We also offer private tours serving undergraduate and graduate classes in the San Francisco Bay Area and beyond. Students are guided through the House, introduced to current exhibitions, and have the opportunity to explore the Paule Anglim Archive Room in addition to learning about the history of the House and the work of David Ireland. Led by artist guides, curator of exhibitions and programs, and our archivist, students will experience a behind the scenes look at the inner workings of 500 Capp Street. For more information or to schedule your class tour, contact


Columbia Park Boys and Girls Club

San Francisco Art Institute’s City Studios Youth Program

The Berkeley School, K-8 Students

SF Parks and Recreation’s Mission Arts Center

FAMSF Internship Program

41 Ross Youth Artist Residency Program, High School Students

Marin Country Day School, K-8 Students

Omnes Education

Architectural Association, School of Architecture

California College of the Arts, Architecture

California College of the Arts, Fine Arts

California College of the Arts, Design

California College of the Arts, Humanities

University of San Francisco, Art History and Museum Studies 

University of San Francisco, Art Studies 

San Francisco State University, Art 

San Francisco State University, Studio Art

Stanford University, Undergraduate Arts Intensive

Artists in Conversation: Amy Berk and Georgia Horgan.

The week starting March 28th saw the inaugural Spring Break Intensive for youth aged 13-18 at the David Ireland House. In this interview, participating artist Georgia Horgan talks to SFAI City Studio Director Amy Berk about why 500 Capp Street is such a rich resource for youth and artists alike.

Amy Berk pictured here with teens in the dining room of the house. Image courtesy of Christian Casillas.

Georgia Horgan: From your perspective as an educator, why do a program aimed at teenagers at the David Ireland House?

Amy Berk: Thank you for that question Georgia!

GH: It’s big isn’t it…

AB: It is a big question, but it’s one I feel really passionate about. When I walked into that house for the first time I thought it was magical; it offers a counterpoint to the rigidity that many teens and tweens experience at school or in day-to-day life. They often exist in environments where there is a right answer or a wrong answer. There’s no answer in the house. It’s extraordinary in its ordinariness and that’s why it offers a portal to really think about what art can be.

GH: And I think this offers a path to question everything, right?

AB: Absolutely. It opens up a path to criticality in general, giving them the tools to question the status quo. It’s not necessarily about art-making, it’s about thinking differently. And that’s my whole ethos with City Studio. I’m not out to make artists. I want thinkers.

GH: I completely agree. My own practice is based on how we know things, how we learn, the methods through which this is achieved, and how, in turn, this impacts society. Art offers new approaches to these questions; from its very foundation in language to how we interpret popular culture or apply teaching methods. I think the house is an amazing resource to prompt these questions. This leads me to ask: why do you think David Ireland offers this gateway versus any of his contemporaries in the Conceptual art movement?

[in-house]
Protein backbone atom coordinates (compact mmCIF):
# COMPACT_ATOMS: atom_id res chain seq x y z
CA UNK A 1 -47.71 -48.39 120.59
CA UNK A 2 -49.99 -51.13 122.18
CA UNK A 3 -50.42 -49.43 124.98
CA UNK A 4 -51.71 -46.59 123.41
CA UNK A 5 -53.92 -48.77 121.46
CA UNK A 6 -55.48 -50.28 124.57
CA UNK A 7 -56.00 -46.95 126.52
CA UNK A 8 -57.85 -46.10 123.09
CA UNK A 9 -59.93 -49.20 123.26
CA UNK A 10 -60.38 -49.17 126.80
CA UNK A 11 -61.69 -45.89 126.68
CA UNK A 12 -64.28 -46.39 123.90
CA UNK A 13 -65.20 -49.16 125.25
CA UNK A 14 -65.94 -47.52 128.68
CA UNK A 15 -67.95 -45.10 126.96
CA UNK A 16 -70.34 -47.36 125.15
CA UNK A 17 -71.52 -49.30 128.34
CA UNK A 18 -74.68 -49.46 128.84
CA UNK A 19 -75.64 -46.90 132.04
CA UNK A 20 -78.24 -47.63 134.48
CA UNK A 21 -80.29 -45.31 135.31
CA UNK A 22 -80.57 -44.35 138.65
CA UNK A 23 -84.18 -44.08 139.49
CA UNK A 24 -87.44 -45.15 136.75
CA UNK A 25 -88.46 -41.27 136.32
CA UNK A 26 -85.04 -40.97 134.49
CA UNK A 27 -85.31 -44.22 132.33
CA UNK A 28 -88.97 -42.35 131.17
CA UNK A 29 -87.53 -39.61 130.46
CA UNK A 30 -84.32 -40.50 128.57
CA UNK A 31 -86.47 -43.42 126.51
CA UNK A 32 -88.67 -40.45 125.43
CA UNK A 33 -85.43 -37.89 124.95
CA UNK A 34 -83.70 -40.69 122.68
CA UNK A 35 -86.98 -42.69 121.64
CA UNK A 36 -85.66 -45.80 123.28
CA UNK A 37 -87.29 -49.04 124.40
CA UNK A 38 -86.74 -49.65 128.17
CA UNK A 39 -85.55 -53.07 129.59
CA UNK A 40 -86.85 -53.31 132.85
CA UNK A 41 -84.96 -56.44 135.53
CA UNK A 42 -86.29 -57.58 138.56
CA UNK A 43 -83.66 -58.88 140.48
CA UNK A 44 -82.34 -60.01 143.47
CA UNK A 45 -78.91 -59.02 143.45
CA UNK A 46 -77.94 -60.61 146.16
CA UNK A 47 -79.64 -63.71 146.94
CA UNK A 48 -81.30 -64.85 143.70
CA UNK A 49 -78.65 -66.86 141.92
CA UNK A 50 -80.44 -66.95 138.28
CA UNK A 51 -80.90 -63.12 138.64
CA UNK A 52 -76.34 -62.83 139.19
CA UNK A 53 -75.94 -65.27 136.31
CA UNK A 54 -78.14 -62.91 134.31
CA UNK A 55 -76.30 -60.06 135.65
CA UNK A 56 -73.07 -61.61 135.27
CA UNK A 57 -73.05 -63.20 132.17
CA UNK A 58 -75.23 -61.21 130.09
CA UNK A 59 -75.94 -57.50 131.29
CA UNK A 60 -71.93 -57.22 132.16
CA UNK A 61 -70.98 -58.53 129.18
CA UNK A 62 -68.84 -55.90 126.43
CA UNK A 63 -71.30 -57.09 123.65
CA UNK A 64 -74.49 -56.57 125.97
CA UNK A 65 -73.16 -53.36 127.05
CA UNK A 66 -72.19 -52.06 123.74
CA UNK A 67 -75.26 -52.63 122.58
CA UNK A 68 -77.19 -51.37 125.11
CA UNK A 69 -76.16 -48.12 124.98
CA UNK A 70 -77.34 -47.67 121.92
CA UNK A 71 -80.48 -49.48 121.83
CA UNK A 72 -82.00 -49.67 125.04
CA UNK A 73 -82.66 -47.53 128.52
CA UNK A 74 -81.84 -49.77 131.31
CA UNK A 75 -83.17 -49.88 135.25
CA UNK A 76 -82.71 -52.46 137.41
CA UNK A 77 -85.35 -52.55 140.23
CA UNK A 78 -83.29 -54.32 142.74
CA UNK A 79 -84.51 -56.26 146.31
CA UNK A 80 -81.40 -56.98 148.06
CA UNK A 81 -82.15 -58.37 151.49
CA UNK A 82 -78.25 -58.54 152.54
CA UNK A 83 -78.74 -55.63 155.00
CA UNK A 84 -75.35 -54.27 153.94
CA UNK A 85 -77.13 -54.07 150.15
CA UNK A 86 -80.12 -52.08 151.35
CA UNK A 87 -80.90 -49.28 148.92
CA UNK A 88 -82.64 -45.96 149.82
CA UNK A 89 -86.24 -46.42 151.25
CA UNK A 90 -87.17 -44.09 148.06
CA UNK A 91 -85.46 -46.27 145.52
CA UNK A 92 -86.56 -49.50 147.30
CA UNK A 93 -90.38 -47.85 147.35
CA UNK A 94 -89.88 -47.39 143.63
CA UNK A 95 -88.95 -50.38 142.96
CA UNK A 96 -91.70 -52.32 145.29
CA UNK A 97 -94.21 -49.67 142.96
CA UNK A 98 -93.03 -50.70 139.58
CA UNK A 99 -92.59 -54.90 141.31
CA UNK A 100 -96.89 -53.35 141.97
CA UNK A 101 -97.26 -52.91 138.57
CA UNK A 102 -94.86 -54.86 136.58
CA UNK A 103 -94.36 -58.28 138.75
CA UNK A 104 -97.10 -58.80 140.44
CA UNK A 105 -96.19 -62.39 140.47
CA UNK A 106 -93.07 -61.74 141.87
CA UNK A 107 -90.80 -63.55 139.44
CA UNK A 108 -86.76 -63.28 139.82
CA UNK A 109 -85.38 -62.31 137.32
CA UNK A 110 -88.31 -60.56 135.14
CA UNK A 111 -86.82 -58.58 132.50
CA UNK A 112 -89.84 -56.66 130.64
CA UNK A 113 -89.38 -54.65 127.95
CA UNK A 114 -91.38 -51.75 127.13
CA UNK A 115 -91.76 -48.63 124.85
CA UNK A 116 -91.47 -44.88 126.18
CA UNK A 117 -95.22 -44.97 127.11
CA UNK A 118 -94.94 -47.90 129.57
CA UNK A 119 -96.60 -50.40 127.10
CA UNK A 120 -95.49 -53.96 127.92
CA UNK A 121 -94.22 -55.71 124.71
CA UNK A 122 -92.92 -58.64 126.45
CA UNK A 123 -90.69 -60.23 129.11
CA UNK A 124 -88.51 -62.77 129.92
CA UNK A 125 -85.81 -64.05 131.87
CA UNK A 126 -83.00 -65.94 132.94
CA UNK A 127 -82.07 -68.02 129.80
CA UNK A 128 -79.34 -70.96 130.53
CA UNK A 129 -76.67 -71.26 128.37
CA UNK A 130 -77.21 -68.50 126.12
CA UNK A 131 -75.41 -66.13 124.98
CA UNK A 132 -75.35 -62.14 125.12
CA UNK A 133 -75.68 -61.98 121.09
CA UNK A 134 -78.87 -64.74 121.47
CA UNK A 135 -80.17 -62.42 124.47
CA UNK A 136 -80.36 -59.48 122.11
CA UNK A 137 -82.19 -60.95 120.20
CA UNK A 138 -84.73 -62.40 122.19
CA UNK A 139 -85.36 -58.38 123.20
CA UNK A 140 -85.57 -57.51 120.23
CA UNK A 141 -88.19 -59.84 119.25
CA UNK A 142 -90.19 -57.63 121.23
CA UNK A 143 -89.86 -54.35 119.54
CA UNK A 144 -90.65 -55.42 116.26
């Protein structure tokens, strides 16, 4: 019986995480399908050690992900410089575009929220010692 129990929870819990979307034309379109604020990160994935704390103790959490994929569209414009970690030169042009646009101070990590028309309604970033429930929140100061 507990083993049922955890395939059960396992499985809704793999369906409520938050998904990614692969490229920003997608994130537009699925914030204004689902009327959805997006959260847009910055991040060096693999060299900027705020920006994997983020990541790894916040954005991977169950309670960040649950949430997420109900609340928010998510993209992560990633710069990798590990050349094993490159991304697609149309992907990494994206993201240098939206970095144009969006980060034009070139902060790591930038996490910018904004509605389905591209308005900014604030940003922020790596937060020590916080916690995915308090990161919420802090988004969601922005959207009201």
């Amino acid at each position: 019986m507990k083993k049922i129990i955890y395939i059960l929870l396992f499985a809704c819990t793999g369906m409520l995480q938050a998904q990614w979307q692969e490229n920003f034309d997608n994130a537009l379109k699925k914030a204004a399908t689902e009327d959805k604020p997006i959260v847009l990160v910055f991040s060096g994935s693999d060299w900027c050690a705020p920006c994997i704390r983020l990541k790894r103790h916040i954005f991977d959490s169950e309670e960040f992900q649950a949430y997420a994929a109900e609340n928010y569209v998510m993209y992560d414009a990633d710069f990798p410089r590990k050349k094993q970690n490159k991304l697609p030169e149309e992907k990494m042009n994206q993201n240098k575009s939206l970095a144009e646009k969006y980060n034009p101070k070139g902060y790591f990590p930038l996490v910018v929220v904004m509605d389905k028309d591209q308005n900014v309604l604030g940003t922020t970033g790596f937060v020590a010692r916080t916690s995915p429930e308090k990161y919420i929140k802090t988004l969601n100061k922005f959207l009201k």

AB: I think it’s the house itself. It’s a really intimate space, a space that everyone can connect to. Everybody has a home, or we hope so, at least. This extraordinary ordinariness makes the house very approachable. A lot of Conceptual art is pretty austere whereas, David Ireland’s work has a warmth. Even literally speaking, the golden color of the walls has warmth in a way that embraces you rather than pushes you away. There is often something tomb-like about the environment other Conceptual practices are shown in; the David Ireland House is almost womb-like.

GH: Right! I think that’s a really interesting observation. Many of the artworks from this era are presented in institutional settings on epic scales. They’re edifices, whereas the domesticity of David Ireland is part of what makes his work so approachable. I think this is the case from multiple perspectives. From my own observation of youth education projects, there tends to be a bit of a pervasive attitude that only certain types of art practice lend themselves to education programs. I think we’ve established that David Ireland’s practice indeed does, but it’s so multilayered that there are many ways to enter the work. I think this creates a nice opportunity for artists that maybe aren’t such obvious choices for youth projects to come in and do something, using David Ireland’s work as a lens.

AB: I love that! And I know that the David Ireland team has worked really hard to facilitate that. David Ireland is very multifaceted, so you can access his work in a lot of different ways, be it through different media, perspectives, or capacities. It’s a challenge for artists and educators to create workshops that represent their work and David Ireland’s, kind of honoring him rather than copying him. I think that’s when teens can see that they’re being given the agency to form their own interpretations, as opposed to being told what’s right or wrong.

GH: Right, and ultimately, I think this further exposes them to different ways of making art, to different ways of thinking, encouraging this criticality that we already identified as key. 

AB: Exactly. It’s empowering them to think differently.

GH: Before we wrap up, anything else you’d like to add?

AB: Yes – it was really great to see institutional support, not just from the David Ireland House, but from the new partner Park and Rec. It’s a pretty out-there collaboration from a city department, so it’s amazing to have them on board. It bodes well for the future of San Francisco, at least in regards to art education.

Image courtesy of Stephanie Dolores Rose

Amy Berk is an artist and educator based in San Francisco. She is the Director of City Studio, SFAI’s program to engage underserved youth in their own neighborhoods through art classes that are both rigorous and joyous.

Georgia Horgan is a British artist based in Mexico City. She makes videos, textiles, and texts that explore feminist methods of writing history.